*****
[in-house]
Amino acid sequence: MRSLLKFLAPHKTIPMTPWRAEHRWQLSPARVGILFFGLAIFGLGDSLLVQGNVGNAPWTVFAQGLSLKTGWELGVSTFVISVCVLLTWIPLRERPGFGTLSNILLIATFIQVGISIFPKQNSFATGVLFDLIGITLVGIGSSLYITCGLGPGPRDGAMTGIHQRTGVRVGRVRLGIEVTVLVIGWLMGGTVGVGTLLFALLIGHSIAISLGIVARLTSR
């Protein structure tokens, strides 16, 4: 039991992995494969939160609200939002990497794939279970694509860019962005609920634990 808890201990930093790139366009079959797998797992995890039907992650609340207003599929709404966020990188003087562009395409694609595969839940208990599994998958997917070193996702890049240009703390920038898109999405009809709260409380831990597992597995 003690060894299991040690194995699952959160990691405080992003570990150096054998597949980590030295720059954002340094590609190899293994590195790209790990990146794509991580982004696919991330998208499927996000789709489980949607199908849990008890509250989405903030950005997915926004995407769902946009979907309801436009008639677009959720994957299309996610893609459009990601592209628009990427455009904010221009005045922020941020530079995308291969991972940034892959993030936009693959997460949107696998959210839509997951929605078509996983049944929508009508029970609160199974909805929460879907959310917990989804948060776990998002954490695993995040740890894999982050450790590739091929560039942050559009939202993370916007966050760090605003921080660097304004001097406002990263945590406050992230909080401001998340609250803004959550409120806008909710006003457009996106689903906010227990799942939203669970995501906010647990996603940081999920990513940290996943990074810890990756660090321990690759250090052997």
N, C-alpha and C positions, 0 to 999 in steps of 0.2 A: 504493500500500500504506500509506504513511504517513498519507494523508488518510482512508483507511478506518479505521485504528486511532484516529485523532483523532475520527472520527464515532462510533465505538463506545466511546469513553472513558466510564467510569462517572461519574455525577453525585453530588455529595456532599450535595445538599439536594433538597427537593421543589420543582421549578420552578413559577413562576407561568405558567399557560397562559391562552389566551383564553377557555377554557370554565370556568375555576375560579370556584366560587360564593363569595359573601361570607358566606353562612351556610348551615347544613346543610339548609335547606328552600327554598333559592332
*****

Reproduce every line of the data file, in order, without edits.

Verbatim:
[in-house]
Amino acid sequence: MRSLLKFLAPHKTIPMTPWRAEHRWQLSPARVGILFFGLAIFGLGDSLLVQGNVGNAPWTVFAQGLSLKTGWELGVSTFVISVCVLLTWIPLRERPGFGTLSNILLIATFIQVGISIFPKQNSFATGVLFDLIGITLVGIGSSLYITCGLGPGPRDGAMTGIHQRTGVRVGRVRLGIEVTVLVIGWLMGGTVGVGTLLFALLIGHSIAISLGIVARLTSR
């Protein structure tokens, strides 16, 4: 039991992995494969939160609200939002990497794939279970694509860019962005609920634990 808890201990930093790139366009079959797998797992995890039907992650609340207003599929709404966020990188003087562009395409694609595969839940208990599994998958997917070193996702890049240009703390920038898109999405009809709260409380831990597992597995 003690060894299991040690194995699952959160990691405080992003570990150096054998597949980590030295720059954002340094590609190899293994590195790209790990990146794509991580982004696919991330998208499927996000789709489980949607199908849990008890509250989405903030950005997915926004995407769902946009979907309801436009008639677009959720994957299309996610893609459009990601592209628009990427455009904010221009005045922020941020530079995308291969991972940034892959993030936009693959997460949107696998959210839509997951929605078509996983049944929508009508029970609160199974909805929460879907959310917990989804948060776990998002954490695993995040740890894999982050450790590739091929560039942050559009939202993370916007966050760090605003921080660097304004001097406002990263945590406050992230909080401001998340609250803004959550409120806008909710006003457009996106689903906010227990799942939203669970995501906010647990996603940081999920990513940290996943990074810890990756660090321990690759250090052997």
N, C-alpha and C positions, 0 to 999 in steps of 0.2 A: 504493500500500500504506500509506504513511504517513498519507494523508488518510482512508483507511478506518479505521485504528486511532484516529485523532483523532475520527472520527464515532462510533465505538463506545466511546469513553472513558466510564467510569462517572461519574455525577453525585453530588455529595456532599450535595445538599439536594433538597427537593421543589420543582421549578420552578413559577413562576407561568405558567399557560397562559391562552389566551383564553377557555377554557370554565370556568375555576375560579370556584366560587360564593363569595359573601361570607358566606353562612351556610348551615347544613346543610339548609335547606328552600327554598333559592332